FLOW: State in Productivity

This section should really come with a health warning. Flow is seriously addictive. I am positive that once you have experienced you will want more. First though let’s explained what flow is. If you haven’t heard of flow it’s an enhanced state of productivity. It’s where time seems to disappear as you get so wrapped up in what you are doing. Tasks seem to whizz by more quickly and easily than you had anticipated. Achieving a state of “flow” is as much about creating the right conditions as anything else. It’s the complete opposite of multitasking. It involves focussing on one thing at a time and giving it your full attention. No emails popping up, no messages, no phone calls, and no interruptions – just 45 or 90 minutes of pure productive pleasure. Flow enables you to achieve more than you thought possible and it also makes you much happier. Here are my tips for achieving a state of flow;

  • Be prepared. Follow the steps in Sow the Seeds to Success and create focussed working time
  • Schedule in time for focussed working. Achieving a state of flow won’t happen unless you create the conditions for it. If you leave this until “you get time” then I can almost guarantee it won’t happen at all.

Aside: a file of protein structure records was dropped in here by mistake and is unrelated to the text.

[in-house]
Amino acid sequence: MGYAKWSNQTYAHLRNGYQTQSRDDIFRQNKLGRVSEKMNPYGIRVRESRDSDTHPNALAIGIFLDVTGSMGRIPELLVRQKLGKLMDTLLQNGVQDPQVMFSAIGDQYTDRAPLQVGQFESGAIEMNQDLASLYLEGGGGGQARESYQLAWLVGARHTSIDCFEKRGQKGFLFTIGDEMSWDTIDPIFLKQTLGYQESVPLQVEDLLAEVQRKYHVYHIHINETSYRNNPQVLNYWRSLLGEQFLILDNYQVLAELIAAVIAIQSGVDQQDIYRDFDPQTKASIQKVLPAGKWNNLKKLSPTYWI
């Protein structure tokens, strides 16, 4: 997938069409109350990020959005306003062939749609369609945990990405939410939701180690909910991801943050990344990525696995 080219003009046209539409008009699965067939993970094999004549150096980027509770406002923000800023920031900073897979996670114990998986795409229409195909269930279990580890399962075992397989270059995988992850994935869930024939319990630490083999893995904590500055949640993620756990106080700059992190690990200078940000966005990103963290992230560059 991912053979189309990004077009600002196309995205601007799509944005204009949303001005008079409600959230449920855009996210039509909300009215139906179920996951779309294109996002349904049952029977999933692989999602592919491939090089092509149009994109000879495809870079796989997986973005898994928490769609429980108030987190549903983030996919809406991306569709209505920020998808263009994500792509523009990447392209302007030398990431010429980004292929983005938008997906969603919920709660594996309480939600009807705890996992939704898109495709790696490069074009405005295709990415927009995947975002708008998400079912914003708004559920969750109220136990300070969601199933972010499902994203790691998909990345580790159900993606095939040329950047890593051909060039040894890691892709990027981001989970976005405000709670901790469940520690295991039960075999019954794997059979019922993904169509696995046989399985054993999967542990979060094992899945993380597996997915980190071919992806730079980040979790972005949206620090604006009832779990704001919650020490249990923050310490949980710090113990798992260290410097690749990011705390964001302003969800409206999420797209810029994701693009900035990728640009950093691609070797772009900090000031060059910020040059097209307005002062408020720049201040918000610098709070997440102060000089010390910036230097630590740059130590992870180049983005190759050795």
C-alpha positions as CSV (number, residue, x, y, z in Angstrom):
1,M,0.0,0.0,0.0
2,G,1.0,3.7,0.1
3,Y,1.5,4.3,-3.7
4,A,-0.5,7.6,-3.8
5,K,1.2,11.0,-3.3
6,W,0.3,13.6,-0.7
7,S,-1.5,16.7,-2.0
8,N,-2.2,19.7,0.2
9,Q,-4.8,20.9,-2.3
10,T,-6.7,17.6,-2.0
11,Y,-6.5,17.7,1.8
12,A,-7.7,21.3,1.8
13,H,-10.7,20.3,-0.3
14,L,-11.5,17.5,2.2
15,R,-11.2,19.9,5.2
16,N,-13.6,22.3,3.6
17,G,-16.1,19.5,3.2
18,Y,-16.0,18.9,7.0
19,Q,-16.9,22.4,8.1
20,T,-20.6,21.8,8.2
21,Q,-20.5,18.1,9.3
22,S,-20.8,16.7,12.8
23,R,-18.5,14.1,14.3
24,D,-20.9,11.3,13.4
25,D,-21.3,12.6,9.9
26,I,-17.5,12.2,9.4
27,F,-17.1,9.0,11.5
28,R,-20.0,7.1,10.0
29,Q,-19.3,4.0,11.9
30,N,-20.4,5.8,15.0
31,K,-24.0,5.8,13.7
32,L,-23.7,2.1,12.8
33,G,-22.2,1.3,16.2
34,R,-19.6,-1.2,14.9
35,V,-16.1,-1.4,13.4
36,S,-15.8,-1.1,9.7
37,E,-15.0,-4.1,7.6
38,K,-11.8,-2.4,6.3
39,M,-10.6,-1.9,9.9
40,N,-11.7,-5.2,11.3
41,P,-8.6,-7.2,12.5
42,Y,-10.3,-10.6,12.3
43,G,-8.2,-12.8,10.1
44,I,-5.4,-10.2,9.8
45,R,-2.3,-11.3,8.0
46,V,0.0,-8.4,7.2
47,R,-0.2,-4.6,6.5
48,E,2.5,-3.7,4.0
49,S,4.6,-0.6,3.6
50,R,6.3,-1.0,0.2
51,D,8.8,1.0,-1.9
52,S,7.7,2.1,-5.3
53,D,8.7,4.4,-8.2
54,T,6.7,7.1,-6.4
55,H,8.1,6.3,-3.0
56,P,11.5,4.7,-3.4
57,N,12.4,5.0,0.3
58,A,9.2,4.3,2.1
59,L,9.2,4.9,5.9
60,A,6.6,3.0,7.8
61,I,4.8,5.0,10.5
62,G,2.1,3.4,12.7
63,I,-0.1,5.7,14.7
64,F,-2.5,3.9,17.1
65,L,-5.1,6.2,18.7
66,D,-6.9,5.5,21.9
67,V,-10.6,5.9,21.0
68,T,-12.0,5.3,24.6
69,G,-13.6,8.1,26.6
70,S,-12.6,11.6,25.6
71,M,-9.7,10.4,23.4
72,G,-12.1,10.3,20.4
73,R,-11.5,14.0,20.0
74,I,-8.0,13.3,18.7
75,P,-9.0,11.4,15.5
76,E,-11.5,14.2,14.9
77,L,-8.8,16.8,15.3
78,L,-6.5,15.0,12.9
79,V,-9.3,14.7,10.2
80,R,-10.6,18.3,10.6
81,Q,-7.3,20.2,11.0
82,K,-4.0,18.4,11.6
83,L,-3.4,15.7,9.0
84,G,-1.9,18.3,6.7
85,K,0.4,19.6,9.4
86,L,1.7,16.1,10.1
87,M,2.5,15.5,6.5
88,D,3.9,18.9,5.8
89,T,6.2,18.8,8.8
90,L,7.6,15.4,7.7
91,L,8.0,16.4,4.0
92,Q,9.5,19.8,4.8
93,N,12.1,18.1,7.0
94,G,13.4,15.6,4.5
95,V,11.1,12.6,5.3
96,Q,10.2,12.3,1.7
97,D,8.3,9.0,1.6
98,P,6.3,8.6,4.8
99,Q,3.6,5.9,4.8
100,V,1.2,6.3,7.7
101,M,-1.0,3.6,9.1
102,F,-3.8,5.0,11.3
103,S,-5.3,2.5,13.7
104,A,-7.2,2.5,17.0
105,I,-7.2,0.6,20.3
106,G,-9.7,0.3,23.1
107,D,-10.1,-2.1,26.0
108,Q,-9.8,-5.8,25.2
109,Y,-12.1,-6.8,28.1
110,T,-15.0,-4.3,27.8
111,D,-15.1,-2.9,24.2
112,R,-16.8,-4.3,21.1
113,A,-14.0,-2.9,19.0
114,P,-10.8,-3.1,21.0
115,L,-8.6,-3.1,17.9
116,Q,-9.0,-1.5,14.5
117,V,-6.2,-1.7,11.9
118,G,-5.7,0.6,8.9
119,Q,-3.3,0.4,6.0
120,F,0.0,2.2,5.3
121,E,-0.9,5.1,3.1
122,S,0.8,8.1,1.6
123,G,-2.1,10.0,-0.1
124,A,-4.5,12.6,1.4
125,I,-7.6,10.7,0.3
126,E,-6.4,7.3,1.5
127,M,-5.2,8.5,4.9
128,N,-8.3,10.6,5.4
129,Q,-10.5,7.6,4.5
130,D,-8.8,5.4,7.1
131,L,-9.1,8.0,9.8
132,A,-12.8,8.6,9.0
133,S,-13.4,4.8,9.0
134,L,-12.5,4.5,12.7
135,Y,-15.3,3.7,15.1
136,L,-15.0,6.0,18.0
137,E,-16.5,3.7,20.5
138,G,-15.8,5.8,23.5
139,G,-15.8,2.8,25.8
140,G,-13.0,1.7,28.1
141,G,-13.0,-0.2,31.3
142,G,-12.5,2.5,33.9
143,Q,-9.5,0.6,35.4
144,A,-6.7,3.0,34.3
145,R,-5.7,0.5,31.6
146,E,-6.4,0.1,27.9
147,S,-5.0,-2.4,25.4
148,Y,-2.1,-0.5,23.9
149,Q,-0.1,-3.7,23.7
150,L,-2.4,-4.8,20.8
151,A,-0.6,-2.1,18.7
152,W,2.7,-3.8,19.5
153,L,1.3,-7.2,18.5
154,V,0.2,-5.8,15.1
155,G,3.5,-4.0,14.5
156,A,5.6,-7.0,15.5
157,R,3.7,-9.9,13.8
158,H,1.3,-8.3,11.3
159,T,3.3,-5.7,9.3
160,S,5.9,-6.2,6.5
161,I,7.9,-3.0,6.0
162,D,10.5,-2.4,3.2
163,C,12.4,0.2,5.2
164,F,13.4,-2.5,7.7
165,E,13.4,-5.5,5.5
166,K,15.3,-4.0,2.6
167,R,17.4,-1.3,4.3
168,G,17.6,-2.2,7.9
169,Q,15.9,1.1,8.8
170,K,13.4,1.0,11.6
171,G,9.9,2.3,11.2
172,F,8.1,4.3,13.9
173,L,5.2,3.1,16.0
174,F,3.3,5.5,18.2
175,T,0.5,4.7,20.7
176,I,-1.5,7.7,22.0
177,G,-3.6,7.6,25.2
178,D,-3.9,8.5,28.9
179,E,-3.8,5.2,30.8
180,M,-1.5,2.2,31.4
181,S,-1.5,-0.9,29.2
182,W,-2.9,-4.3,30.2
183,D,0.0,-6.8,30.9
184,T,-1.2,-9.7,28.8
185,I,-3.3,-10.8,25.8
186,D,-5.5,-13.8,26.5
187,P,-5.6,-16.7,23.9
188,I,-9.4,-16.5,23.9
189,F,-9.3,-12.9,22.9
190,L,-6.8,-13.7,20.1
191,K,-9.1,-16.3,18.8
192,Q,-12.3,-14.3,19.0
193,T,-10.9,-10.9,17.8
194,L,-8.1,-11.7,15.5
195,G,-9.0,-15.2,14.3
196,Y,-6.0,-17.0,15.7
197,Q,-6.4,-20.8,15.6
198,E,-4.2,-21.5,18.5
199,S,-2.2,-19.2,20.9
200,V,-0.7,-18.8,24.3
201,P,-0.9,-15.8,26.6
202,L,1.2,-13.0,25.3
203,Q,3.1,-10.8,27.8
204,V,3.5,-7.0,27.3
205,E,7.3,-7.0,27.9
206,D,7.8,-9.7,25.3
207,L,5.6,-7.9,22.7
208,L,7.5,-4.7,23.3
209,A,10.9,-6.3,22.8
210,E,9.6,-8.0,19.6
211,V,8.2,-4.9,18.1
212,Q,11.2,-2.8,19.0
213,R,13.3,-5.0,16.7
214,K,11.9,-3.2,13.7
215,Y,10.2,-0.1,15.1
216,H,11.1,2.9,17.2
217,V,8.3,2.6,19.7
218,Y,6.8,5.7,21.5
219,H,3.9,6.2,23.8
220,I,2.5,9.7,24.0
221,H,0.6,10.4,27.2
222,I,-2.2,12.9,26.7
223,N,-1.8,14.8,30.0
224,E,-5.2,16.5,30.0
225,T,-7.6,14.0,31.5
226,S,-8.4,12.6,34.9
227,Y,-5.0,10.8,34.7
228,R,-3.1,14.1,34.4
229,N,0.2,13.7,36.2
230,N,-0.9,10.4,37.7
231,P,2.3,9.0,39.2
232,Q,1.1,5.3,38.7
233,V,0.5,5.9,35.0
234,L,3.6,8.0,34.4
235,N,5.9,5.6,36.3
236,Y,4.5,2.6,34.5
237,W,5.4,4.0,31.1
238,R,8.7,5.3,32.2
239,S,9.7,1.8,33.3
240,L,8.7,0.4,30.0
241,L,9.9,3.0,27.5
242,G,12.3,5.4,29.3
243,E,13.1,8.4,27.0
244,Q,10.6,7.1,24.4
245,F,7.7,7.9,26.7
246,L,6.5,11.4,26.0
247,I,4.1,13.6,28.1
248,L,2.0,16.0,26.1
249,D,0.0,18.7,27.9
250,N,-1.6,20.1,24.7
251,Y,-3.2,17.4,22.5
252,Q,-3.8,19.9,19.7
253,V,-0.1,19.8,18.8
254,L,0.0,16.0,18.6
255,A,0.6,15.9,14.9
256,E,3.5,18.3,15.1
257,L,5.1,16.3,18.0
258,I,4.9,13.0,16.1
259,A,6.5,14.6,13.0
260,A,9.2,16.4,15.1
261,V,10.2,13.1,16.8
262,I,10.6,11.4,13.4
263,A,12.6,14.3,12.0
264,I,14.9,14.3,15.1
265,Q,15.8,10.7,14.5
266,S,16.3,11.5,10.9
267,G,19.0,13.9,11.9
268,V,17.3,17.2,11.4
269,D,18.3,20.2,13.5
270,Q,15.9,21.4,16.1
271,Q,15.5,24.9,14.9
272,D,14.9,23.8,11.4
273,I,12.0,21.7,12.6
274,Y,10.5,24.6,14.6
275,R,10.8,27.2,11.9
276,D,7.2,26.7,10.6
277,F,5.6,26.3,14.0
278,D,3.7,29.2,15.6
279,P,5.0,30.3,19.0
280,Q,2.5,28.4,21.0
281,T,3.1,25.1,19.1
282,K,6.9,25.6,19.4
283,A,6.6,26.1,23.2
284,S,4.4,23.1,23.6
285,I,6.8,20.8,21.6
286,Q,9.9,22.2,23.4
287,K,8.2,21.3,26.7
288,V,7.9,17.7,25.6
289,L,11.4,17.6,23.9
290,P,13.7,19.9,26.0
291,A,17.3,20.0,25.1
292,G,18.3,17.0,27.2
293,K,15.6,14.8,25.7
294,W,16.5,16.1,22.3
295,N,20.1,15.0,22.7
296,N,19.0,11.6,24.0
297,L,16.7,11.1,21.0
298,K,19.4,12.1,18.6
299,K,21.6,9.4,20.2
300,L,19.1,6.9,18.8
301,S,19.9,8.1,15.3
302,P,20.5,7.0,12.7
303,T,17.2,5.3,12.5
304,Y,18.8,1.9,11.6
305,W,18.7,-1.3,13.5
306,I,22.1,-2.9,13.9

• Protect your boundaries. Remind colleagues, family and friends about your focussed working time and ensure you have no visitors for 45 minutes.
  • Ditch distractions. Stop or block anything that can prevent you being distracted for 45 minutes.
  Here are some of the things that might make it easier for you to achieve a state of flow more regularly;
  • Make family, friends and colleagues aware of when it is OK to contact you.
  • Set your mobile phone to do not disturb for focussed working periods.
  • Try not having voicemail on your phone – this saves you having lots of messages to catch up with after focussed working.
  • Turn off automatic download of emails to your devices, on smartphones this is often referred to as “push”.
  • Turn off any notification sounds of emails and messages arriving.
  • Schedule a break after your focussed working sessions.
  • Build up by increasing the number of focussed working sessions in your diary.

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